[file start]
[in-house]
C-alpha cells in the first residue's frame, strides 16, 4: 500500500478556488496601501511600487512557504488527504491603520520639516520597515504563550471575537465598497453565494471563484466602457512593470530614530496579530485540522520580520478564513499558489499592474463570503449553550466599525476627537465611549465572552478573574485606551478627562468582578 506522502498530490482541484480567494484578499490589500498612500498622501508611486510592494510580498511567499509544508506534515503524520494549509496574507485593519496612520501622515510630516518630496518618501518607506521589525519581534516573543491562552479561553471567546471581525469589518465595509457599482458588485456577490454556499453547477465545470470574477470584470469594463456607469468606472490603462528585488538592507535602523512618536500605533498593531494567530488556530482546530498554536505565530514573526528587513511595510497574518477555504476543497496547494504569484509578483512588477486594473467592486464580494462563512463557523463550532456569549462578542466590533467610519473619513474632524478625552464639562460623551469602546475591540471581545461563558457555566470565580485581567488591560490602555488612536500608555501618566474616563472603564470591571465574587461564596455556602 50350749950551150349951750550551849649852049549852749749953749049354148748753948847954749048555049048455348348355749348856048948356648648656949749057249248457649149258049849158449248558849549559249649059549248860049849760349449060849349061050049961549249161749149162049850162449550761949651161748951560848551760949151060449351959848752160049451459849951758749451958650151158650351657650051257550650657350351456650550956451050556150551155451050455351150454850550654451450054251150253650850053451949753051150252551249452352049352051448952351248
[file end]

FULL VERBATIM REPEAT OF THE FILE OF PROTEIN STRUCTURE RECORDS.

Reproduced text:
[in-house]
C-alpha cells in the first residue's frame, strides 16, 4: 500500500478556488496601501511600487512557504488527504491603520520639516520597515504563550471575537465598497453565494471563484466602457512593470530614530496579530485540522520580520478564513499558489499592474463570503449553550466599525476627537465611549465572552478573574485606551478627562468582578 506522502498530490482541484480567494484578499490589500498612500498622501508611486510592494510580498511567499509544508506534515503524520494549509496574507485593519496612520501622515510630516518630496518618501518607506521589525519581534516573543491562552479561553471567546471581525469589518465595509457599482458588485456577490454556499453547477465545470470574477470584470469594463456607469468606472490603462528585488538592507535602523512618536500605533498593531494567530488556530482546530498554536505565530514573526528587513511595510497574518477555504476543497496547494504569484509578483512588477486594473467592486464580494462563512463557523463550532456569549462578542466590533467610519473619513474632524478625552464639562460623551469602546475591540471581545461563558457555566470565580485581567488591560490602555488612536500608555501618566474616563472603564470591571465574587461564596455556602 50350749950551150349951750550551849649852049549852749749953749049354148748753948847954749048555049048455348348355749348856048948356648648656949749057249248457649149258049849158449248558849549559249649059549248860049849760349449060849349061050049961549249161749149162049850162449550761949651161748951560848551760949151060449351959848752160049451459849951758749451958650151158650351657650051257550650657350351456650550956451050556150551155451050455351150454850550654451450054251150253650850053451949753051150252551249452352049352051448952351248